Survival Rate Higher When MRAs, ACEis/ARBs Maintained in Acute HF

congestive heart failure with pulmonary edema
congestive heart failure with pulmonary edema
Incident hyperkalemia during hospitalization for acute HF is common but was not linked to worse outcomes after discharge.

Patients hospitalized for acute heart failure (HF) have better 180-day survival when doses of mineralocorticoid receptor antagonists (MRAs) and angiotensin-converting enzyme inhibitors (ACEis) and/or angiotensin receptor blockers (ARBs) are increased or maintained, according to a study published in JACC Heart Failure. Incident hyperkalemia, while common during hospitalization for HF, was not linked to worse outcomes after hospital discharge.

Hospitalization for HF is typically associated with a high risk for hypokalemia due to diuretic therapy or hyperkalemia due to initiation or adjustment of doses of renin-angiotensin-aldosterone system inhibitors (RAASis). Current guidelines recommend that ACEis/ARBs and MRAs be avoided or down-titrated if serum potassium exceeds 5 mEq/L; however, little data are available on the association between incident hyperkalemia and up- or down-titration of RAASis in hospitalization for acute HF. The objective of this study was to investigate the relationship between hyperkalemia and adjustment of RAASi doses in patients hospitalized for acute HF.

In this study, researchers measured serum potassium daily until day 7 or discharge in patients hospitalized with acute HF (N=1589) who were enrolled in a separate trial. Researchers classified serum potassium concentrations <3.5 mEq/L as hypokalemia and concentrations >5 mEq/L as hyperkalemia. They defined incident hyperkalemia as ≥1 episode during hospitalization in which potassium was >5 mEq/L. The primary outcome was all-cause mortality at 180 days, and the secondary outcome was all-cause mortality through 60 days or rehospitalization for cardiovascular or renal causes.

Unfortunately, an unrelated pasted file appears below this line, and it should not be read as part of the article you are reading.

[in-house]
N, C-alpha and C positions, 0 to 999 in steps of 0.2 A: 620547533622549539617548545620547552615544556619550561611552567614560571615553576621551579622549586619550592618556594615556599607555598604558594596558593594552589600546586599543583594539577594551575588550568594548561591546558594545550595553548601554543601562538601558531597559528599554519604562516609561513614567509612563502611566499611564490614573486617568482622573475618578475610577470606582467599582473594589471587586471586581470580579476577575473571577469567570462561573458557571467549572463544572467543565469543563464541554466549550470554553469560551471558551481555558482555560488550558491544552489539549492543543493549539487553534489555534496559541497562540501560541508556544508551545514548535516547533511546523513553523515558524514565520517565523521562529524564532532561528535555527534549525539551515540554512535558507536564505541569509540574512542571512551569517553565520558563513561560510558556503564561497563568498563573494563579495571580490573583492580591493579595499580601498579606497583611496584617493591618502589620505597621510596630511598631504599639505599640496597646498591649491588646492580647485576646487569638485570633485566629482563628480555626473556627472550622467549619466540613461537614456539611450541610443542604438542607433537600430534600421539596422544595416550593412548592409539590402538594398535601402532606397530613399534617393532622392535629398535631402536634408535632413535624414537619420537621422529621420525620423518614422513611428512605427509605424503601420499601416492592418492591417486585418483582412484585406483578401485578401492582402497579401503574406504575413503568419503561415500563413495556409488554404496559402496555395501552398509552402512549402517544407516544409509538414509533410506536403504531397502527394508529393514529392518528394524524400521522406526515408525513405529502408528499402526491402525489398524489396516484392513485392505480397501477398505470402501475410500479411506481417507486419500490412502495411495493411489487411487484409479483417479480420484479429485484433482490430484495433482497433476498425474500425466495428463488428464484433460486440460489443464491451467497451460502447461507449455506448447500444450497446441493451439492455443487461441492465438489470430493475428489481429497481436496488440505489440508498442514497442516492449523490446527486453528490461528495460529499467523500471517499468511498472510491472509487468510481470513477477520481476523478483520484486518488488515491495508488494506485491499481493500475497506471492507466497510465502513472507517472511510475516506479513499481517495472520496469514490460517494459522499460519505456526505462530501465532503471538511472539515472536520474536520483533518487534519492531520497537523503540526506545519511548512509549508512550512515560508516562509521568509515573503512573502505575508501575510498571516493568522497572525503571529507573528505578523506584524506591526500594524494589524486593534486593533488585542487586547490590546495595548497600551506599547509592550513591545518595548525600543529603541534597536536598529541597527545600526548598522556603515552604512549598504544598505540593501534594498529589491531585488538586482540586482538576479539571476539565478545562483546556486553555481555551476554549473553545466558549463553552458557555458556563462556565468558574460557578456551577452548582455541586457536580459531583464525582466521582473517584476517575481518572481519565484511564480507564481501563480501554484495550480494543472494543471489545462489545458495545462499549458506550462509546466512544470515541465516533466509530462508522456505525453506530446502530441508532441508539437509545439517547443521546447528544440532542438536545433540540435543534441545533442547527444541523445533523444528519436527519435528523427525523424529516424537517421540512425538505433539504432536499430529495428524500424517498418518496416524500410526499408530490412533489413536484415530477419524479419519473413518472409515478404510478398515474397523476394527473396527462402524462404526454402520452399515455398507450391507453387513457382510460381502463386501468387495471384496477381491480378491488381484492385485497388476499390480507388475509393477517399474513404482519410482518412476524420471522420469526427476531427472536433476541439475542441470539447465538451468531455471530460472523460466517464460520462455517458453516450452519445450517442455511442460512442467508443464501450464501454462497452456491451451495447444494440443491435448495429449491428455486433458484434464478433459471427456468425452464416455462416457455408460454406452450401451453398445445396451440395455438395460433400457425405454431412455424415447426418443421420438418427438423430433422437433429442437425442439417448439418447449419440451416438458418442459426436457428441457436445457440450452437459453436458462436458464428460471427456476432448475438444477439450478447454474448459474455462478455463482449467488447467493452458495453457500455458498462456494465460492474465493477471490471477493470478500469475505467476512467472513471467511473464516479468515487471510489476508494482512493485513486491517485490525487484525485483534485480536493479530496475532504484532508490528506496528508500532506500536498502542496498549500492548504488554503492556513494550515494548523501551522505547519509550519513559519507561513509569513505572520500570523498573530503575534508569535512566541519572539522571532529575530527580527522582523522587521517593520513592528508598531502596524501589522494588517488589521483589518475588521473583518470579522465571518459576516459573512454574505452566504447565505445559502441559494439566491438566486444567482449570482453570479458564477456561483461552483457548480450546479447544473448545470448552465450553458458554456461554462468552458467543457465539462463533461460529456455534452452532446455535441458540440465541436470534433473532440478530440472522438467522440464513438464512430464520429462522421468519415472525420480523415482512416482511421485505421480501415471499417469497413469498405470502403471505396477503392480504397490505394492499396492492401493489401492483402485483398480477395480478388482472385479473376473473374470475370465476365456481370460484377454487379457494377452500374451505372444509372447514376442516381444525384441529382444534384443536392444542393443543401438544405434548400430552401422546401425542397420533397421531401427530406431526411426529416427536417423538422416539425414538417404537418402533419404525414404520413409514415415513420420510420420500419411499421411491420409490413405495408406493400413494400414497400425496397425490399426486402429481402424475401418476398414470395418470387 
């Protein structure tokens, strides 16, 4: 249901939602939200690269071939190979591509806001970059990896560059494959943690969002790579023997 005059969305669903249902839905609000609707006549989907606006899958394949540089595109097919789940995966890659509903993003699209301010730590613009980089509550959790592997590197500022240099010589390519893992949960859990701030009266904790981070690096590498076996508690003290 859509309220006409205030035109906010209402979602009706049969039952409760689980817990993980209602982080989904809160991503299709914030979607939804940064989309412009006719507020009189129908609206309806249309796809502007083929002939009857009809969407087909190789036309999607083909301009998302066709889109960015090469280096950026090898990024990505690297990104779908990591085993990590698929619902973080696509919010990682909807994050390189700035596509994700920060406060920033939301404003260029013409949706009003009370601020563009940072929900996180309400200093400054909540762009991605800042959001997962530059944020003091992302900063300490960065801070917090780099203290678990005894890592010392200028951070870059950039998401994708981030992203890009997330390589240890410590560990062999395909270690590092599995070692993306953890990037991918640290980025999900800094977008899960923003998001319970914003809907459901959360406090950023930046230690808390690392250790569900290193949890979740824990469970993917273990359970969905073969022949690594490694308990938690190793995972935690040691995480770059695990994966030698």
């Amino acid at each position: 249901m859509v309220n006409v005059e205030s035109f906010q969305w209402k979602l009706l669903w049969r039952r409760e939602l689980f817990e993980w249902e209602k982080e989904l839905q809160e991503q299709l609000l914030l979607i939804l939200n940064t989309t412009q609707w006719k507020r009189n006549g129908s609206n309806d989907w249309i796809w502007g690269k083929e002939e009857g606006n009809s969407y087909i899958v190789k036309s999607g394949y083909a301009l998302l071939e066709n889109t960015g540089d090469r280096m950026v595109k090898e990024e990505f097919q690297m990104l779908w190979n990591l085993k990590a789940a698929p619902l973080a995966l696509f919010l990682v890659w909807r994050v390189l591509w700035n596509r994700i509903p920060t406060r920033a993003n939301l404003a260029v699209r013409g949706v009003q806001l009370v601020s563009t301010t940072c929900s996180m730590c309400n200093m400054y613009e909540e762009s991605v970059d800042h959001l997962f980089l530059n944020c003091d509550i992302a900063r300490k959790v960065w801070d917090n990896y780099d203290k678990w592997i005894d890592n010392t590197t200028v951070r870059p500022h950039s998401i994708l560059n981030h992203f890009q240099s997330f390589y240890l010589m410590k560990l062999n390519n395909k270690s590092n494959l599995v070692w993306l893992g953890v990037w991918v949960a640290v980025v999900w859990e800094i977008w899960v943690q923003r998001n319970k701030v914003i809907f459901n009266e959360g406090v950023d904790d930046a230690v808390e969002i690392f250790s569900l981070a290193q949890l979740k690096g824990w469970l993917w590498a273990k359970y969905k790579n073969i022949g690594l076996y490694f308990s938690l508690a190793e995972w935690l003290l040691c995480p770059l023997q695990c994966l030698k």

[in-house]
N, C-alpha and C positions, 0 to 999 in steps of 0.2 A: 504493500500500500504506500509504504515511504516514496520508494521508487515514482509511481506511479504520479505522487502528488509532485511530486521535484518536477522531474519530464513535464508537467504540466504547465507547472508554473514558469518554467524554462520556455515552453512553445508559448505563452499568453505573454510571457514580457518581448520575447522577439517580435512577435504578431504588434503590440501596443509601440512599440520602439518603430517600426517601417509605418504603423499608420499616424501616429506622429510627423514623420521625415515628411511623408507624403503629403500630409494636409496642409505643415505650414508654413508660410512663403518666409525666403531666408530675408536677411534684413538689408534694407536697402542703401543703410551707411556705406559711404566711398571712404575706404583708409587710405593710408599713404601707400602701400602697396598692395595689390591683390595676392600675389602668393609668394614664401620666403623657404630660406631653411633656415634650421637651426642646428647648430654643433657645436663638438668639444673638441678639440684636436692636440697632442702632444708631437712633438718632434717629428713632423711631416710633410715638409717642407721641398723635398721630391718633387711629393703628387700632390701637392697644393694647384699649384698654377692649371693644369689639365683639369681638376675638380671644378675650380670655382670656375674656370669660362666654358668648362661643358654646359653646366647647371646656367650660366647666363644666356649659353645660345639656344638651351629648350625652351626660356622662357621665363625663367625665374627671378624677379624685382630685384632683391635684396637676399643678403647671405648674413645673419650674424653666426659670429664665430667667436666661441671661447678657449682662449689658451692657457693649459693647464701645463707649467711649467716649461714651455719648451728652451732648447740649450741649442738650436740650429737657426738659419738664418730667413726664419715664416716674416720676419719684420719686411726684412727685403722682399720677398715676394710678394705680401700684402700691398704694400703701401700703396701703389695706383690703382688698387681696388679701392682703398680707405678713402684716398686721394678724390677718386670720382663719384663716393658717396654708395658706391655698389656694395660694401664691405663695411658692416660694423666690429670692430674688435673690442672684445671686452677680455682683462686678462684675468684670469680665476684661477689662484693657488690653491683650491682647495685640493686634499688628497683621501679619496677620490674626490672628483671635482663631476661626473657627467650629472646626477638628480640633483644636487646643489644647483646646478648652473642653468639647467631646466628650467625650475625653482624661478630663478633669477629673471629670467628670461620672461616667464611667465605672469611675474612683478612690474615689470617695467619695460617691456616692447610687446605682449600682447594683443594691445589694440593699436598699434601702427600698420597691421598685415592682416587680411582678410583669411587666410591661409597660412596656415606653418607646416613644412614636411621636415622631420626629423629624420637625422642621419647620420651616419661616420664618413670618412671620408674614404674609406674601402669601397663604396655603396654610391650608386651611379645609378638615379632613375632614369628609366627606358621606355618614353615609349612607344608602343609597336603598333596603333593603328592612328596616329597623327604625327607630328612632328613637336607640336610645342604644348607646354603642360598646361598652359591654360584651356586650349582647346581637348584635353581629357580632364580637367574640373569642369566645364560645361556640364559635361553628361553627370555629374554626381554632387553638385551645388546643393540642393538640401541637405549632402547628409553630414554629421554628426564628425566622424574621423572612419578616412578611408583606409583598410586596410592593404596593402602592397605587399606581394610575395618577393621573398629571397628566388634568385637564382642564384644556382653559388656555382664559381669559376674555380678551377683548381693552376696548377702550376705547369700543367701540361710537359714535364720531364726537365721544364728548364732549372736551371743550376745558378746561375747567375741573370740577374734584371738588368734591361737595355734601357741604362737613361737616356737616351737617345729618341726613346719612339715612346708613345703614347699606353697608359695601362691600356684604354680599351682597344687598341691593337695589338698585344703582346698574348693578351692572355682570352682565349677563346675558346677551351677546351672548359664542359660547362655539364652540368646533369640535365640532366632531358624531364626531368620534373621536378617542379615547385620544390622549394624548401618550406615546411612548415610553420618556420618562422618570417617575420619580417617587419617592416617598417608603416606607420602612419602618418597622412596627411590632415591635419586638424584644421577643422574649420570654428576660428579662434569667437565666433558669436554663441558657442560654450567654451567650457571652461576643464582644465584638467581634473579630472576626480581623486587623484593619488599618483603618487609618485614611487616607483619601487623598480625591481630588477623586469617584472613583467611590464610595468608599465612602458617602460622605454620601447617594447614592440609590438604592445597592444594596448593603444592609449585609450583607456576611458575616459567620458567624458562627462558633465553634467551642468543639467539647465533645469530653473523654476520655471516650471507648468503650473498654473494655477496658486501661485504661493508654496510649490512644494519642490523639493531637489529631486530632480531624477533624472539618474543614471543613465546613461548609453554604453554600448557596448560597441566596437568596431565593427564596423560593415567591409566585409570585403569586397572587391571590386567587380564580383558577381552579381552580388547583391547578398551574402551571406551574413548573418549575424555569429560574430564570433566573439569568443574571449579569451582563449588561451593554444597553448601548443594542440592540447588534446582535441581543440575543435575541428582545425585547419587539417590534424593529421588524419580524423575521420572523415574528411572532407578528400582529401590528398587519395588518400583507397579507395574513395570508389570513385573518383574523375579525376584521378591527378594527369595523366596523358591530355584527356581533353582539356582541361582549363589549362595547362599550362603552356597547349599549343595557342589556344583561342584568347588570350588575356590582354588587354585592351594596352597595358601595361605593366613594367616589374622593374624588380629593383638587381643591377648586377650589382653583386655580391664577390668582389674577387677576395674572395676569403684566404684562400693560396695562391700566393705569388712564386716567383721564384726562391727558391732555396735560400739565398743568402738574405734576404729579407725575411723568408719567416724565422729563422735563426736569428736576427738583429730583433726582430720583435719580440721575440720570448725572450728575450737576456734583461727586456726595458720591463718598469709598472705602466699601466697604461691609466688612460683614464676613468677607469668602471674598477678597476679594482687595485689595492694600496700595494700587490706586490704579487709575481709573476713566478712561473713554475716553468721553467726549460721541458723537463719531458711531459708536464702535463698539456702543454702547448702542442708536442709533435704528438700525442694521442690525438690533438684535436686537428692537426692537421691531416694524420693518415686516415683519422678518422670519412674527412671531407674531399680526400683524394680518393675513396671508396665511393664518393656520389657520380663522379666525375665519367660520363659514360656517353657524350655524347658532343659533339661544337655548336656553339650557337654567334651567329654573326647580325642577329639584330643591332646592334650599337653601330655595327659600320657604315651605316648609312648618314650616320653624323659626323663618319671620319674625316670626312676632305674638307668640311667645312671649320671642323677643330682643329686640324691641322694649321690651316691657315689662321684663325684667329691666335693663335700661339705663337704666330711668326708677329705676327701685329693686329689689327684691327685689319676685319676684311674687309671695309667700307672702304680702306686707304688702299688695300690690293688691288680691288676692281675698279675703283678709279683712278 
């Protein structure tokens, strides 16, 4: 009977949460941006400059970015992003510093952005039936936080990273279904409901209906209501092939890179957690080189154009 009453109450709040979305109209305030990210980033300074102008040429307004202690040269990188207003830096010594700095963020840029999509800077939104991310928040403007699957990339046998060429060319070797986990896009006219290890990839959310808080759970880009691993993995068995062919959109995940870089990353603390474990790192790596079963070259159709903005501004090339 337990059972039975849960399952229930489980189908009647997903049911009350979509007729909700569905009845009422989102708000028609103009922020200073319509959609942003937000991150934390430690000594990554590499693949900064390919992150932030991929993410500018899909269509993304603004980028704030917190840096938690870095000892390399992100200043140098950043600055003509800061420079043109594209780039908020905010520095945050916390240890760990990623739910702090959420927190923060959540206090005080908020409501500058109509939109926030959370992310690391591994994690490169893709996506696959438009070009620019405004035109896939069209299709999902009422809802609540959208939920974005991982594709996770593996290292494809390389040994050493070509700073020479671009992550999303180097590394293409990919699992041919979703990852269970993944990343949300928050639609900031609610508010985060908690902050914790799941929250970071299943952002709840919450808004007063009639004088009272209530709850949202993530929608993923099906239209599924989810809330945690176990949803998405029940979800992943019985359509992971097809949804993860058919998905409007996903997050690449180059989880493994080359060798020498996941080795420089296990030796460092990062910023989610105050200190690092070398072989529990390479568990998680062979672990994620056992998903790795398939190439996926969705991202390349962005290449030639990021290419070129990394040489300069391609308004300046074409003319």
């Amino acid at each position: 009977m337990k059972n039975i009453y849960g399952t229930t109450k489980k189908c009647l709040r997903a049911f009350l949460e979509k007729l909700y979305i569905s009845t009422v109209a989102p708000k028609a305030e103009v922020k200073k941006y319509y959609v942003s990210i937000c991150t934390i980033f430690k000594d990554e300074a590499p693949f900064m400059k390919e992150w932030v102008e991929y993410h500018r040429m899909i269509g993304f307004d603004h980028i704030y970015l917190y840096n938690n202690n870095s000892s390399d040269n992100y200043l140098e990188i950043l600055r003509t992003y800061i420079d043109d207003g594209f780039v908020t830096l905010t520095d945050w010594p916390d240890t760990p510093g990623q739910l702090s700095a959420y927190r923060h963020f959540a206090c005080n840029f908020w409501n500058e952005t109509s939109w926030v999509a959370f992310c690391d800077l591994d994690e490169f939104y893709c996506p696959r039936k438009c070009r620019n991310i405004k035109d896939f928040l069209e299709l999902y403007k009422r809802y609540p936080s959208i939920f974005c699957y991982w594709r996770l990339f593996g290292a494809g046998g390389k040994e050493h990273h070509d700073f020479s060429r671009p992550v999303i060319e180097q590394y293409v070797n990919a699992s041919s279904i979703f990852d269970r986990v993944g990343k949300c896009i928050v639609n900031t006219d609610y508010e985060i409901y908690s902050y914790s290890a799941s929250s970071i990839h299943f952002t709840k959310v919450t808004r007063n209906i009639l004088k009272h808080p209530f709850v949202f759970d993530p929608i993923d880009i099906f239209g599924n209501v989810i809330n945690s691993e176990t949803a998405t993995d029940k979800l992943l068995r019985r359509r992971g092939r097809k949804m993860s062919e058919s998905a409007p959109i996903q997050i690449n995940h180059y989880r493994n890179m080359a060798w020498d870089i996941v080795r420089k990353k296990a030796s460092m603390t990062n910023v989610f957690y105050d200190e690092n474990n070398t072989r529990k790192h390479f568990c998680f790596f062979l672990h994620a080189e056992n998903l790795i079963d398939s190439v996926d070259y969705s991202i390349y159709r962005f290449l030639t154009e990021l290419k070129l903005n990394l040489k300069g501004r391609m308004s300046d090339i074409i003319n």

Results revealed that concentrations of serum potassium increased from 4.3±0.6 mEq/L at baseline to 4.5±0.6 mEq/L at discharge or day 7 (P <.001). The average change in potassium during hospitalization was 0.22±0.68 mEq/L. Incident hypokalemia occurred in 17% of patients (n=265), and incident hyperkalemia occurred in 35% of patients (n=564). Of these patients, 5% (n=28) had hyperkalemia on day 1 of hospitalization, and 2% of patients (n=34) experienced both hypokalemia and hyperkalemia episodes.

Compared with patients who had incident hypokalemia or normal potassium, patients with incident hyperkalemia were more often taking MRAs (53%) and ACEis/ARBs (78%) before hospitalization. MRAs were more often down-titrated in patients with incident hyperkalemia (15%) compared with patients with incident hypokalemia (8%) or normal potassium (9%). ACEis/ARBs were not down-titrated more often in patients with incident hyperkalemia compared with patients with incident hypokalemia or patients with normal potassium (P =.296).

Overall, 17% of patients (n=269) died within 180 days and 27% of patients (n=434) experienced the secondary outcome. Mortality at 180 days was associated with down-titration of MRAs during hospitalization (hazard ratio [HR] 1.73; 95% CI, 1.15-2.6) regardless of incident hyperkalemia (P >.1). Lower 180-day mortality was observed in patients with incident hyperkalemia who were discharged on an increased or same dose of MRAs (HR 0.52; 95% CI 0.32-0.85) or ACEis/ARBs (HR 0.47; 95% CI 0.29-0.77).

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The limitations of this study are as follows. The separate trial from which patients were observed excluded patients with serum potassium <3 mEq/L, and no dosing data are available for this subgroup. In addition, researchers did not record the reasons doses of RAASi were changed during hospitalization. Last, changes in RAASi were recorded only within a 7-day period, and effects of dose adjustments after this period may have affected outcomes.

The study researchers concluded that incident hyperkalemia does not result in impaired prognosis in patients hospitalized for acute HF and that patients with incident hyperkalemia who are discharged with an increased or same dose of MRAs and/or ACEis/ARBs may experience lower 180-day mortality.

Disclosure: Several study authors declared affiliations with the pharmaceutical industry. Please see the original reference for a full list of authors’ disclosures.


Beusekamp JC, Tromp J, Cleland JGF, et al. Hyperkalemia and treatment with RAAS-inhibitors during acute heart failure hospitalizations and their association with mortality [published online October 5, 2019]. JACC Heart Fail. doi:10.1016/j.jchf.2019.07.010